Less than four minutes into the event and Apple had absolutely floored me with an elegant camera move wherein a miniature diorama filled the shot to become a full-sized set. This is where the fun began. Displayed beside Borchers as he spoke were key bullet points from his speech, presented in the easily legible Helvetica font in a plain white color. Everything about this presentation screamed ease of use. Suddenly, as Borchers introduced a new speaker, the camera pulled back to reveal a new kitchen set adjacent to the previous one, separated only by a false wall. While Acoustics Engineering Manager Dave Wilkes Jr. prattled on about the glorious sound of the new speaker, the camera seemed to peer behind Wilkes and moved inward toward the new kitchen set. As the camera panned forward, an actor walked into the kitchen and opened the fridge, instantly filling the space with life and intimacy. Apple wanted to make viewers feel how easily the new HomePod could be integrated into daily life so they showed it — brilliantly, I might add. After all was said and done for the HomePod, the camera pulled back once again to reveal a six-section, two-story set complete with a kitchen, garage, living room and bedroom built specifically for this event.

Throughout the remainder of the event, Apple introduced the new iPhone 12 lineup with presentations from a wide swath of Apple employees, each in a different location. The beauty of this portion was that the presentation was focused on just one product, but each new feature was given its own speaker and set. Vice President of Policy and Social Initiatives Lisa Jackson discussed Apple’s committal to carbon neutrality while literally standing on the solar panels of Apple Park’s roof, while Camera Software Engineering Senior Manager Alok Deshpande talked about the iPhone 12 Pro’s new incredible camera from within Apple’s own photography lab, complete with lighting kits and massive photographs presumably taken on the new iPhone.

Apple cuts down on the boredom associated with what is essentially a massive Powerpoint presentation by providing little slices of newness throughout the event to keep its audience attentive.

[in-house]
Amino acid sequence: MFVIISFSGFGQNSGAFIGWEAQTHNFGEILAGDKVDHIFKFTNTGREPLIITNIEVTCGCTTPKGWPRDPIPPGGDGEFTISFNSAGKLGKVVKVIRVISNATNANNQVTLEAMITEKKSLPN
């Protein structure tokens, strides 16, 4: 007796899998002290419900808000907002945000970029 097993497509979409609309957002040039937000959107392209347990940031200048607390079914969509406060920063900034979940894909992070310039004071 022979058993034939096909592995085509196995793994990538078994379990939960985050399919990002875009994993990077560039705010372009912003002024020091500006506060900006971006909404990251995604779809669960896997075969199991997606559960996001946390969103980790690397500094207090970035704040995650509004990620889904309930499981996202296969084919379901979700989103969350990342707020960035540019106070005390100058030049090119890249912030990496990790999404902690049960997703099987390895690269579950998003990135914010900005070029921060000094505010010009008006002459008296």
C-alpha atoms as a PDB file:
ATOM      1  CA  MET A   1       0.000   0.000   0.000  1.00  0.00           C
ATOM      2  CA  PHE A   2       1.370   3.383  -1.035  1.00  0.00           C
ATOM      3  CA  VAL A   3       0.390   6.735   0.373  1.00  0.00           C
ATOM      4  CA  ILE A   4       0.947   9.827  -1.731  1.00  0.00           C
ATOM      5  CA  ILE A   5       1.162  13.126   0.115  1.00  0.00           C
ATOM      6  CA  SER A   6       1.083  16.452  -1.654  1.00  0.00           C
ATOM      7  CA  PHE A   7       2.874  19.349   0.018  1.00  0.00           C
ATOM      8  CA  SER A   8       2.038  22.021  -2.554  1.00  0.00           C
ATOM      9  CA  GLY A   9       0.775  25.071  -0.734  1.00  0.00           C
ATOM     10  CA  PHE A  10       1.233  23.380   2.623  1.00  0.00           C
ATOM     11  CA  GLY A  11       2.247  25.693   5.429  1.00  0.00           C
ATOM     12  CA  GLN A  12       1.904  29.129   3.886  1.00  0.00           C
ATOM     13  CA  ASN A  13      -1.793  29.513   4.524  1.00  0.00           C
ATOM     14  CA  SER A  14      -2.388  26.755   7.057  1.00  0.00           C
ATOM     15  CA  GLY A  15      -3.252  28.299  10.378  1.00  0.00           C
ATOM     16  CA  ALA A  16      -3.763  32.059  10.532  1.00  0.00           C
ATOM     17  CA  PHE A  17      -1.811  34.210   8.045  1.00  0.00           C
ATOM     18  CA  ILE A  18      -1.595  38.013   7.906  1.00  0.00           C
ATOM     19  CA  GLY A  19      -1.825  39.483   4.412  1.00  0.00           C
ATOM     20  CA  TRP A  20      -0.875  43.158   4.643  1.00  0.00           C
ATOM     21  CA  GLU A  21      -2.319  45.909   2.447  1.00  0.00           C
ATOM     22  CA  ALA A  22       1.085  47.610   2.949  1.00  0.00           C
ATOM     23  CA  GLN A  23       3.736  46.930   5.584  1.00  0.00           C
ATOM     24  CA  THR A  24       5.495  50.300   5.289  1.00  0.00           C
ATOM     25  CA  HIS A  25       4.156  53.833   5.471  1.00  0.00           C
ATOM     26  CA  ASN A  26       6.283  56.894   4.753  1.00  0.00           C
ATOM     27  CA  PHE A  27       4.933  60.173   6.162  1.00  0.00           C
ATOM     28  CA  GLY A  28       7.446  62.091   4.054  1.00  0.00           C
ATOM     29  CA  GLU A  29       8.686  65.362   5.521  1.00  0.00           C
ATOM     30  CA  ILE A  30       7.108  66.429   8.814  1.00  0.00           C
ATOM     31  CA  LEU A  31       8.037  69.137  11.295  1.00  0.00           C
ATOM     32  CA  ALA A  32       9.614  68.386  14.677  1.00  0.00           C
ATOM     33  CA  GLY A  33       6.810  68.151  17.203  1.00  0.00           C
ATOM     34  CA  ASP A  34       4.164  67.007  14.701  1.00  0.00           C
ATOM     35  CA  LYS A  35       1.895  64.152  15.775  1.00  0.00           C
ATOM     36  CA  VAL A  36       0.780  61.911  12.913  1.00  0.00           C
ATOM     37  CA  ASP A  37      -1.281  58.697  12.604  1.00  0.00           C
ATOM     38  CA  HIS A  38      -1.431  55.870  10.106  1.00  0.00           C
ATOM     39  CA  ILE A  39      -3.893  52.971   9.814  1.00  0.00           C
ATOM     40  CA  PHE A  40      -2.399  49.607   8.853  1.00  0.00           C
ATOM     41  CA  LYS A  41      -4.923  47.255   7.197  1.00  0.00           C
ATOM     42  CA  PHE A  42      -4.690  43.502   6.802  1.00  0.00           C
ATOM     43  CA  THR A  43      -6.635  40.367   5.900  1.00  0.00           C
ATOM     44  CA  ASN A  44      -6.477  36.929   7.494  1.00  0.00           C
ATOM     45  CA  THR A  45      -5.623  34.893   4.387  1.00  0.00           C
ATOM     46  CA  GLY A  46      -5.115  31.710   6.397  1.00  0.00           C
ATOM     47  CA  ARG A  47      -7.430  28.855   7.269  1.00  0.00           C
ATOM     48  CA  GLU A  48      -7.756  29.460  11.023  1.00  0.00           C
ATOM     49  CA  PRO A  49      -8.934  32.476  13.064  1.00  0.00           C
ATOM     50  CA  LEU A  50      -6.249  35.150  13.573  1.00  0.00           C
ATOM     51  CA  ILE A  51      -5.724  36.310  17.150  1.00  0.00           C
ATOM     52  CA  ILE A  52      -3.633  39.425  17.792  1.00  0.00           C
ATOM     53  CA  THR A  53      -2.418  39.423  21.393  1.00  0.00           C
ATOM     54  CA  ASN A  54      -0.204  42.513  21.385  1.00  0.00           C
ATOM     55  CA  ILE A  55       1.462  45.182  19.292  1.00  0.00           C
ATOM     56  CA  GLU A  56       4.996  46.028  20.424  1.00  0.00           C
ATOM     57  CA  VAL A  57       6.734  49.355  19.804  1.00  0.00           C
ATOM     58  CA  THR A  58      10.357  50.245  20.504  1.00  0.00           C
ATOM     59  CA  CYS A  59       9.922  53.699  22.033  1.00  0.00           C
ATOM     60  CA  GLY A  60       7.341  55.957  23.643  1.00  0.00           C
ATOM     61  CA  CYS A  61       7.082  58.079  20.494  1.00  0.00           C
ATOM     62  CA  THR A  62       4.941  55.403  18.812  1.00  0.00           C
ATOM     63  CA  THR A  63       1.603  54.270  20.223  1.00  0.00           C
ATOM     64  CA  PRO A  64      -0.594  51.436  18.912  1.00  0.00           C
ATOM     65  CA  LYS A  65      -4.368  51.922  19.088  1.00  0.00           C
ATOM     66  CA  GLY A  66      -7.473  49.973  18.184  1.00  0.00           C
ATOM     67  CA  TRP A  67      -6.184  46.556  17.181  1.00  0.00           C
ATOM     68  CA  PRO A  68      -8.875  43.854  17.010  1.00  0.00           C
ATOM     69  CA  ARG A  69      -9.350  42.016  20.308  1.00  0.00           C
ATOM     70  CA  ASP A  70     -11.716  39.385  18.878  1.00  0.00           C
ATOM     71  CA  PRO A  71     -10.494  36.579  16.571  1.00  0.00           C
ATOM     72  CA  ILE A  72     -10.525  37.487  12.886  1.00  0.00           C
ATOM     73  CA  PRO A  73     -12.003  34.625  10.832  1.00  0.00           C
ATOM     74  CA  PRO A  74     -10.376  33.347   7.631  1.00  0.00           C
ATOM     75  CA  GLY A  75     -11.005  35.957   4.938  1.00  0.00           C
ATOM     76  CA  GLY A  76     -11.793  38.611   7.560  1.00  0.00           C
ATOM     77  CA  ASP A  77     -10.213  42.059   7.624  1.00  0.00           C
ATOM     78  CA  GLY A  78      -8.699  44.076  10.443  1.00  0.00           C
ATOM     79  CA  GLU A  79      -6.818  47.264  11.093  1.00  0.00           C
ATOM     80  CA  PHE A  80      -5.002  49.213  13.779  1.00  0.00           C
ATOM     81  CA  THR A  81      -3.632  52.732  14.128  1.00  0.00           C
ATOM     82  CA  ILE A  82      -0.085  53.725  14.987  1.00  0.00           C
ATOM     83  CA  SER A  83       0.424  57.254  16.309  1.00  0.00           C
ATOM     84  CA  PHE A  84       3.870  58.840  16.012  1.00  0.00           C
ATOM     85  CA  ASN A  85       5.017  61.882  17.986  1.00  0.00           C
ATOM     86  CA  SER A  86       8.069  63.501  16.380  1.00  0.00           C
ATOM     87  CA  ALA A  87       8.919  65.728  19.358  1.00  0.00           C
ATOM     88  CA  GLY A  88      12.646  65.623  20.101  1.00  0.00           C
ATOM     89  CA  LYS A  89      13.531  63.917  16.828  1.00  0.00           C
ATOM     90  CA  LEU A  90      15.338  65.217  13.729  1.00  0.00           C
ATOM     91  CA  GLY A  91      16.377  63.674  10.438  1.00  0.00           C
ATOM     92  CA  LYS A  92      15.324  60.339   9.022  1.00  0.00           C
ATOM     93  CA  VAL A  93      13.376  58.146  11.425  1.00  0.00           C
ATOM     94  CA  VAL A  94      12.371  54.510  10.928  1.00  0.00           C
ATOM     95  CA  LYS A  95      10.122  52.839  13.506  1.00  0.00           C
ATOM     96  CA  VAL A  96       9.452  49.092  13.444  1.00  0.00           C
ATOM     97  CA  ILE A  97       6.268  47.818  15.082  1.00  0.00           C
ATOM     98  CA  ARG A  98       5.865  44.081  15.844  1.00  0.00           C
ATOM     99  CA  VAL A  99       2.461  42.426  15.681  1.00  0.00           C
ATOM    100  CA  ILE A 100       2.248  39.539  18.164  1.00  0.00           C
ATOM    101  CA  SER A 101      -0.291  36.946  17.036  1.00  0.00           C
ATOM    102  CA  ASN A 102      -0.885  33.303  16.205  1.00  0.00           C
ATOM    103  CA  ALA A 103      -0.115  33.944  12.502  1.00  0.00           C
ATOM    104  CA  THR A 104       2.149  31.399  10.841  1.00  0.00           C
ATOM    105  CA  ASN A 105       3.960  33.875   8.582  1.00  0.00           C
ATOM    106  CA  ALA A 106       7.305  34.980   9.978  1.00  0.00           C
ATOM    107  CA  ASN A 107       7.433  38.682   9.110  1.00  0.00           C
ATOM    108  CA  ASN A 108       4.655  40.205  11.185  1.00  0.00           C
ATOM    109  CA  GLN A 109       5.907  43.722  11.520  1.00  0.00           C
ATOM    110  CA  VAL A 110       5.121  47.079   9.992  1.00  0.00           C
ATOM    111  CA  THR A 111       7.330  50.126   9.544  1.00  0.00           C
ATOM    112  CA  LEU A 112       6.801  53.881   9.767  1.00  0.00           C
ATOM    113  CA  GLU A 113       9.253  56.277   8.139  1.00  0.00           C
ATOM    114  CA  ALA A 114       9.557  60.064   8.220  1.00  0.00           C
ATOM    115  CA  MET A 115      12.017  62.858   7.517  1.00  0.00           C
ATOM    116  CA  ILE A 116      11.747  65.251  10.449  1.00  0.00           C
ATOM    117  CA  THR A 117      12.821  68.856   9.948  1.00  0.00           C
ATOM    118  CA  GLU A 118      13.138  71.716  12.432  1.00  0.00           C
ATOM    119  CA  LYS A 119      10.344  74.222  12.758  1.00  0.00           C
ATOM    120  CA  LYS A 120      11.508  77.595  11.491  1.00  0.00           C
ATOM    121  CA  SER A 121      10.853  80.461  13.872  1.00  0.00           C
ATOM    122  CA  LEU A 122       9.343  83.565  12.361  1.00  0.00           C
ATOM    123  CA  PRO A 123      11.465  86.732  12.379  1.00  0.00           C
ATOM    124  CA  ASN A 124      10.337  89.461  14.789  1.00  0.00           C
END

In the event’s most wonderful stroke of presentational surprise, Vice President of iPhone Product Marketing Kaiann Drance opened up a briefcase containing the littlest big surprise of the night. “To add to all these big announcements” said Drance, “we also wanted to do something a little different.” As she walked offscreen left, the iconic James Bond theme began to play overhead. Drance proceeded to dramatically open up a steel briefcase only to reveal another briefcase, which upon its opening revealed a third briefcase. Laid within that third briefcase was the new iPhone 12 Mini.

Now, did Apple have to take up 30 seconds of my life opening three briefcases only to reveal an iPhone less than an inch smaller than its peers? No. But was it fantastic to watch? Yes. Obviously yes.

To be an Apple fan is to be a fan of the dramatic. It’s the little moments treated with overwhelming attention and deliberateness that makes these events so compelling as entertainment. I would recommend watching this event for the sheer filmmaking alone; it possesses a greater understanding of the craft than many movies I see in theaters. Apple isn’t so much selling technology as it is a way of life: a lifestyle that turns little moments into memorable ones. I’m all in on Apple — partly for how incredibly functional their phones and computers are, but mostly I’m in for the lifestyle it promotes. Sure a phone can just be a phone, but why can’t it be something more?